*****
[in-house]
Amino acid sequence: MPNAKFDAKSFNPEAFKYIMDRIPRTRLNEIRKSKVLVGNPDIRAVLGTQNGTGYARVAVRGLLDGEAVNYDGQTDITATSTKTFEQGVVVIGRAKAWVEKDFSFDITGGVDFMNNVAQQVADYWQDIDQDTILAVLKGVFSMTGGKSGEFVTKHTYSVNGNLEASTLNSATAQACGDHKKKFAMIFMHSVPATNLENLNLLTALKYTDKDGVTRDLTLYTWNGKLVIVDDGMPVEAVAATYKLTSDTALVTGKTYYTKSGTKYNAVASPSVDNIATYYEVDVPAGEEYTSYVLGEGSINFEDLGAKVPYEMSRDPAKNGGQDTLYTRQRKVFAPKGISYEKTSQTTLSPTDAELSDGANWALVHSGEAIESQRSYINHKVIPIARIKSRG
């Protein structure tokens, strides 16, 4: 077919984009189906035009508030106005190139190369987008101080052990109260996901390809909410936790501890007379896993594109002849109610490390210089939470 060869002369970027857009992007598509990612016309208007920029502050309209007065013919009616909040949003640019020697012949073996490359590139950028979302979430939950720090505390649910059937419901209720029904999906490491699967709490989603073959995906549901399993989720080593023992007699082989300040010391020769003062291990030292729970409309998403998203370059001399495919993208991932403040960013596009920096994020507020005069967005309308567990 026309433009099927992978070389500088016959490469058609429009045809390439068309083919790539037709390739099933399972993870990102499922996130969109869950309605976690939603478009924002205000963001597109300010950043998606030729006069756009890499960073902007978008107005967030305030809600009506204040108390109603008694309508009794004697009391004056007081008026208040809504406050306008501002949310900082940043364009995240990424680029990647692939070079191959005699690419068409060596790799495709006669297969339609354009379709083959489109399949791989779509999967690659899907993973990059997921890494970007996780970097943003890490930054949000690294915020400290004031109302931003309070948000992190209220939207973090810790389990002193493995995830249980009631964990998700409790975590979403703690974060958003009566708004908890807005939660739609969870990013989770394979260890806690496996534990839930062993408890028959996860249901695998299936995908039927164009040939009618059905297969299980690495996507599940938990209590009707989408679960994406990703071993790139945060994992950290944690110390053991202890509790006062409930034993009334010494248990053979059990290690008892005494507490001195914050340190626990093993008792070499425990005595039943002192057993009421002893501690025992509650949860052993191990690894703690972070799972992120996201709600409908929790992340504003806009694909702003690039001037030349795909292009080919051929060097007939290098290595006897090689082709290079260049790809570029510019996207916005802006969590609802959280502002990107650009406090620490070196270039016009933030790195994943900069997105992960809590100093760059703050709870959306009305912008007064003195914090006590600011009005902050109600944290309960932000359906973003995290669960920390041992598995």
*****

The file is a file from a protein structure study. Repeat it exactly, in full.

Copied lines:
[in-house]
Amino acid sequence: MPNAKFDAKSFNPEAFKYIMDRIPRTRLNEIRKSKVLVGNPDIRAVLGTQNGTGYARVAVRGLLDGEAVNYDGQTDITATSTKTFEQGVVVIGRAKAWVEKDFSFDITGGVDFMNNVAQQVADYWQDIDQDTILAVLKGVFSMTGGKSGEFVTKHTYSVNGNLEASTLNSATAQACGDHKKKFAMIFMHSVPATNLENLNLLTALKYTDKDGVTRDLTLYTWNGKLVIVDDGMPVEAVAATYKLTSDTALVTGKTYYTKSGTKYNAVASPSVDNIATYYEVDVPAGEEYTSYVLGEGSINFEDLGAKVPYEMSRDPAKNGGQDTLYTRQRKVFAPKGISYEKTSQTTLSPTDAELSDGANWALVHSGEAIESQRSYINHKVIPIARIKSRG
């Protein structure tokens, strides 16, 4: 077919984009189906035009508030106005190139190369987008101080052990109260996901390809909410936790501890007379896993594109002849109610490390210089939470 060869002369970027857009992007598509990612016309208007920029502050309209007065013919009616909040949003640019020697012949073996490359590139950028979302979430939950720090505390649910059937419901209720029904999906490491699967709490989603073959995906549901399993989720080593023992007699082989300040010391020769003062291990030292729970409309998403998203370059001399495919993208991932403040960013596009920096994020507020005069967005309308567990 026309433009099927992978070389500088016959490469058609429009045809390439068309083919790539037709390739099933399972993870990102499922996130969109869950309605976690939603478009924002205000963001597109300010950043998606030729006069756009890499960073902007978008107005967030305030809600009506204040108390109603008694309508009794004697009391004056007081008026208040809504406050306008501002949310900082940043364009995240990424680029990647692939070079191959005699690419068409060596790799495709006669297969339609354009379709083959489109399949791989779509999967690659899907993973990059997921890494970007996780970097943003890490930054949000690294915020400290004031109302931003309070948000992190209220939207973090810790389990002193493995995830249980009631964990998700409790975590979403703690974060958003009566708004908890807005939660739609969870990013989770394979260890806690496996534990839930062993408890028959996860249901695998299936995908039927164009040939009618059905297969299980690495996507599940938990209590009707989408679960994406990703071993790139945060994992950290944690110390053991202890509790006062409930034993009334010494248990053979059990290690008892005494507490001195914050340190626990093993008792070499425990005595039943002192057993009421002893501690025992509650949860052993191990690894703690972070799972992120996201709600409908929790992340504003806009694909702003690039001037030349795909292009080919051929060097007939290098290595006897090689082709290079260049790809570029510019996207916005802006969590609802959280502002990107650009406090620490070196270039016009933030790195994943900069997105992960809590100093760059703050709870959306009305912008007064003195914090006590600011009005902050109600944290309960932000359906973003995290669960920390041992598995």